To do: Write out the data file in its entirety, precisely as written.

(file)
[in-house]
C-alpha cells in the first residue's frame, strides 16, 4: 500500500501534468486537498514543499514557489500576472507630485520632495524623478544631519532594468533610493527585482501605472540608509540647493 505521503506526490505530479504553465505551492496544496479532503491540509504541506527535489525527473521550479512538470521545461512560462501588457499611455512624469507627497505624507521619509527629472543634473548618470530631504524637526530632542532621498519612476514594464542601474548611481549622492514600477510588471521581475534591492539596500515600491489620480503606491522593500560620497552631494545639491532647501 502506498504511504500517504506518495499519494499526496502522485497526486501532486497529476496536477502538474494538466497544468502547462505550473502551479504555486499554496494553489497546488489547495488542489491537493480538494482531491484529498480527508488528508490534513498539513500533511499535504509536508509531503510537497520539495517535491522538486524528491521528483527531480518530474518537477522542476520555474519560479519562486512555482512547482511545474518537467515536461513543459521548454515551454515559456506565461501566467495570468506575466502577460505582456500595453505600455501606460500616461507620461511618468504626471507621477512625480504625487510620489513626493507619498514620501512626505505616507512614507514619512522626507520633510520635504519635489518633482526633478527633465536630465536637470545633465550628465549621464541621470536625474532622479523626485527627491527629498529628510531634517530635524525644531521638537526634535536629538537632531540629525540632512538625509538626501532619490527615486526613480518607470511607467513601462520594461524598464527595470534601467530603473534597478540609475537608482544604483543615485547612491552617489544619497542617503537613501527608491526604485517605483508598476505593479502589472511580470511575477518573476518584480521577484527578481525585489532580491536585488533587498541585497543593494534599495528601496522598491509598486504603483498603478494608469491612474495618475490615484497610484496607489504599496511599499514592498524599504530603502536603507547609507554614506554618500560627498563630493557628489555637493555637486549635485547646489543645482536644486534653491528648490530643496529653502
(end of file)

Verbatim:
[in-house]
C-alpha cells in the first residue's frame, strides 16, 4: 500500500501534468486537498514543499514557489500576472507630485520632495524623478544631519532594468533610493527585482501605472540608509540647493 505521503506526490505530479504553465505551492496544496479532503491540509504541506527535489525527473521550479512538470521545461512560462501588457499611455512624469507627497505624507521619509527629472543634473548618470530631504524637526530632542532621498519612476514594464542601474548611481549622492514600477510588471521581475534591492539596500515600491489620480503606491522593500560620497552631494545639491532647501 502506498504511504500517504506518495499519494499526496502522485497526486501532486497529476496536477502538474494538466497544468502547462505550473502551479504555486499554496494553489497546488489547495488542489491537493480538494482531491484529498480527508488528508490534513498539513500533511499535504509536508509531503510537497520539495517535491522538486524528491521528483527531480518530474518537477522542476520555474519560479519562486512555482512547482511545474518537467515536461513543459521548454515551454515559456506565461501566467495570468506575466502577460505582456500595453505600455501606460500616461507620461511618468504626471507621477512625480504625487510620489513626493507619498514620501512626505505616507512614507514619512522626507520633510520635504519635489518633482526633478527633465536630465536637470545633465550628465549621464541621470536625474532622479523626485527627491527629498529628510531634517530635524525644531521638537526634535536629538537632531540629525540632512538625509538626501532619490527615486526613480518607470511607467513601462520594461524598464527595470534601467530603473534597478540609475537608482544604483543615485547612491552617489544619497542617503537613501527608491526604485517605483508598476505593479502589472511580470511575477518573476518584480521577484527578481525585489532580491536585488533587498541585497543593494534599495528601496522598491509598486504603483498603478494608469491612474495618475490615484497610484496607489504599496511599499514592498524599504530603502536603507547609507554614506554618500560627498563630493557628489555637493555637486549635485547646489543645482536644486534653491528648490530643496529653502